American Modernism Revisited:
The 1913 Armory Show
This panel is intended to mark the centenary of the Armory Show exhibition, which many modernists acknowledge as a watershed event and yet is
still often glossed over or mis-represented. To many scholars and cultural historians the Armory Show marks the moment when Modernism, apparently
unknown prior to this moment, suddenly appears in America and allows American modern art to spring like Athena from the collective head of the
Europeans exhibited there. This panel does not seek to diminish the importance of the European examples that were in the show but does seek to
provide a fuller context surrounding the exhibition including a recognition of the modern art that was already being produced in America at the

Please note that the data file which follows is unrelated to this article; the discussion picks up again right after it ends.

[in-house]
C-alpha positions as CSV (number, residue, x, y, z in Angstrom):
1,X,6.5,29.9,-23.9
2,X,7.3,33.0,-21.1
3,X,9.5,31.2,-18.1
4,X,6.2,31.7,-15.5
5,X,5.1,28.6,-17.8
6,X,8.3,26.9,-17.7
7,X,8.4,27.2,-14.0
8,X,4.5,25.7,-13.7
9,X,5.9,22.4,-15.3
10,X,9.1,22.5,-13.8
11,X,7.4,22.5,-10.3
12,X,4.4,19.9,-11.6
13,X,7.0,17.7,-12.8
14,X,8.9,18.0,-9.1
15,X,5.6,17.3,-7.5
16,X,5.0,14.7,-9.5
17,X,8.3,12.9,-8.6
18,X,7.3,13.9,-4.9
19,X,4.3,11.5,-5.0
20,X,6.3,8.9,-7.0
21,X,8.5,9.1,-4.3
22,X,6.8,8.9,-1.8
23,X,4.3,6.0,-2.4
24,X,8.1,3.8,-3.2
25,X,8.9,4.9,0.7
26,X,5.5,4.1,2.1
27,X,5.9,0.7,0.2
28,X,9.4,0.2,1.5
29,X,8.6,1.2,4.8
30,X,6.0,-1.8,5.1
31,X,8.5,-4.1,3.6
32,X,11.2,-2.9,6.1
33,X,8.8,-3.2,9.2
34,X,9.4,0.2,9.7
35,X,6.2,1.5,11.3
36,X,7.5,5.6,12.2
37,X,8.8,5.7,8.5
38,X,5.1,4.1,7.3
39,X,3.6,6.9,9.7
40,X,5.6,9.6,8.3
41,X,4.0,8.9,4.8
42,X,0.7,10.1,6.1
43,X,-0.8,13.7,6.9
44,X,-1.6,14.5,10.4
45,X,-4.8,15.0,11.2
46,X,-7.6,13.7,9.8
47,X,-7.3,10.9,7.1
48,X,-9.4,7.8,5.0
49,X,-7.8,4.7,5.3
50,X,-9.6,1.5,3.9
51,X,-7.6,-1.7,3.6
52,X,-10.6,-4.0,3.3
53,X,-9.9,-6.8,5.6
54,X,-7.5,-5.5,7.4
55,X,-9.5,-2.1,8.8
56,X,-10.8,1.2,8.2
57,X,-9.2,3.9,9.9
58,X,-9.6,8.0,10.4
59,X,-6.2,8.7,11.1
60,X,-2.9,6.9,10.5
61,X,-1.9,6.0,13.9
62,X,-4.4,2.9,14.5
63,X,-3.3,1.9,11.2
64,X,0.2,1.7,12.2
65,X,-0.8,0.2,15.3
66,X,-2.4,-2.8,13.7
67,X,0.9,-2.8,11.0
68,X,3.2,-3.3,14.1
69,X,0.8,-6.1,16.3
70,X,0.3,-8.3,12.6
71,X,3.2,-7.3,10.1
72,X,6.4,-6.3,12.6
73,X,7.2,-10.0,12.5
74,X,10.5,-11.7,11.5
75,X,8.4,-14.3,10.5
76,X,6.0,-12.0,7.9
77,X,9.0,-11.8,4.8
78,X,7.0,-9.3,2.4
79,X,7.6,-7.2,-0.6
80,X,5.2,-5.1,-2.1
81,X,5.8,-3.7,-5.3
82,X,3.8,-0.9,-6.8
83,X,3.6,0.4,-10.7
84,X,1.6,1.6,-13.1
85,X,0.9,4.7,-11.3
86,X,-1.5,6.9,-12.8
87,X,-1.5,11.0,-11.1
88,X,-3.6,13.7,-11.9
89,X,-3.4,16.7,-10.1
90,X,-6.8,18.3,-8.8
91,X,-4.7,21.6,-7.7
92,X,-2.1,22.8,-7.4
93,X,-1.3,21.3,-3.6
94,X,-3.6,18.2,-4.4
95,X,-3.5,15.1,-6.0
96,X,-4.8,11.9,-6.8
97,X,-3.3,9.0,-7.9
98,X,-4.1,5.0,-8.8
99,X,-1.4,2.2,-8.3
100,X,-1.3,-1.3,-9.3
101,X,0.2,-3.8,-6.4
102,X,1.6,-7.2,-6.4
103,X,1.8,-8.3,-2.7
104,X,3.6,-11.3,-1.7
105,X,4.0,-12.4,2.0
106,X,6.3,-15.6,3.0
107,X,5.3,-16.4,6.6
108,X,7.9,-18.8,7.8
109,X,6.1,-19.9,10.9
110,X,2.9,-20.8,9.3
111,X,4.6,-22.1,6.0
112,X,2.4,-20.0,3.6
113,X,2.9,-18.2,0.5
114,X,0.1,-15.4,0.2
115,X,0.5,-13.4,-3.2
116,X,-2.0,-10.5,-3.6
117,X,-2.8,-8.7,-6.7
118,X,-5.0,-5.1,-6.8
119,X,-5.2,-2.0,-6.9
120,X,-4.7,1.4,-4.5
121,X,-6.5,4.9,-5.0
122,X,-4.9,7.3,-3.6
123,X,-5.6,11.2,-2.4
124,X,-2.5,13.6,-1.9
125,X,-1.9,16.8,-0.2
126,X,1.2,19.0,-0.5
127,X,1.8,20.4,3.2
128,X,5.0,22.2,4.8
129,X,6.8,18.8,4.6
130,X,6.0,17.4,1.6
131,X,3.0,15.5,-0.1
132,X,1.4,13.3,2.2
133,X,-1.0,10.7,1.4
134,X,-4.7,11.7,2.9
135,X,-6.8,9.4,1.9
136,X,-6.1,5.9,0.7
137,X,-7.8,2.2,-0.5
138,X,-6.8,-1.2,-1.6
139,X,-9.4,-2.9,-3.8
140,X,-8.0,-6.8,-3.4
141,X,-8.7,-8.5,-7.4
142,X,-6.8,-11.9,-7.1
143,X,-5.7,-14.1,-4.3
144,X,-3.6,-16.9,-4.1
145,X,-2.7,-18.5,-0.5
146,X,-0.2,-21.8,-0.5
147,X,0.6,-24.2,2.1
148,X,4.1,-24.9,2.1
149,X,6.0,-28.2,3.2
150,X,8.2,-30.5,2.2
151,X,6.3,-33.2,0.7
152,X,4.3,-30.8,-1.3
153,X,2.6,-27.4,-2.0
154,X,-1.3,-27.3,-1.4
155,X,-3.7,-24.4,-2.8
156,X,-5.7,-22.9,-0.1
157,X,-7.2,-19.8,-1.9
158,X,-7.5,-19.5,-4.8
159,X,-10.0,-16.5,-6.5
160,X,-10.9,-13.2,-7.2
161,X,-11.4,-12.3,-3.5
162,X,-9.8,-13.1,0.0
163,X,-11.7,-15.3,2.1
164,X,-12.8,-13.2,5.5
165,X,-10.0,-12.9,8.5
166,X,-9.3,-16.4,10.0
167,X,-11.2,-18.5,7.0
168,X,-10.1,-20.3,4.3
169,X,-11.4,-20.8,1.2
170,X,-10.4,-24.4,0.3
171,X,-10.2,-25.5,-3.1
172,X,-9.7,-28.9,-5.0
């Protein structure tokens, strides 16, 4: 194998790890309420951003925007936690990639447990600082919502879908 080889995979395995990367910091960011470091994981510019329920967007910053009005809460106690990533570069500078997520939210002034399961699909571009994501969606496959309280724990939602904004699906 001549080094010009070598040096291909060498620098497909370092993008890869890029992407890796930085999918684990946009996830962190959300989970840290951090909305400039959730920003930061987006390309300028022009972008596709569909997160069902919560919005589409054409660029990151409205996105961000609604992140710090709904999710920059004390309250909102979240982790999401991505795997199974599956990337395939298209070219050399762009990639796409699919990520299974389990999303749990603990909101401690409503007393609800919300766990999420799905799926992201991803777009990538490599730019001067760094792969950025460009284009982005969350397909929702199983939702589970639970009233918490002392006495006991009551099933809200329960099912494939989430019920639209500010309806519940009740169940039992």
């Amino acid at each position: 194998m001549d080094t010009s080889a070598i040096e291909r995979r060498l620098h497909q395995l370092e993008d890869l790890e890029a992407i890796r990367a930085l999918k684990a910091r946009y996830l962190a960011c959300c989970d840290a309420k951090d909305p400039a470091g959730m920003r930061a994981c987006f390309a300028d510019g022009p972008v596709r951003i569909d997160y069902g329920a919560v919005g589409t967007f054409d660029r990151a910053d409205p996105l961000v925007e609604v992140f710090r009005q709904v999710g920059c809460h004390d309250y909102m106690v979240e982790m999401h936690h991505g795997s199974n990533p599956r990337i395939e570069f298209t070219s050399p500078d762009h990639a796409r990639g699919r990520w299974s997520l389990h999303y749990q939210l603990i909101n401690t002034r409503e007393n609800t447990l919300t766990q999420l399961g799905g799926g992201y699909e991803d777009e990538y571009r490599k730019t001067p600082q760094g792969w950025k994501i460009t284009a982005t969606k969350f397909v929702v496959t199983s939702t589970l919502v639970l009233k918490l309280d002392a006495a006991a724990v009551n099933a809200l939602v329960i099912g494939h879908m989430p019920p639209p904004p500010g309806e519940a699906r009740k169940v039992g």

time and that was included in the show, the media and galleries that helped support these artists, a consideration of influences from the exhibition
besides the oft-cited French ones, and concrete examples of the legacy of this exhibition.
Moderator: Thalia Vrachopoulos, professor, curator, and critic |
John Angeline: received his doctorate from CUNY with a specialty in 20th century European and American art. He teaches art at John Jay College, CUNY and at Parsons The New School for Design
Robert C. Morgan: Critic and Art Historian, Author of "Between Modernism and Conceptual Art: A Critical Response"
Herbert Hartel: an art historian who is an American art expert on the Armory Show
Karen St. Pierre: Producer/Art Historian, documenting the Woodstock part in planning the show
Thalia Vrachopoulos and
Douglas I. Sheer
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Letter from the Chairperson
Winter 2012 - 2013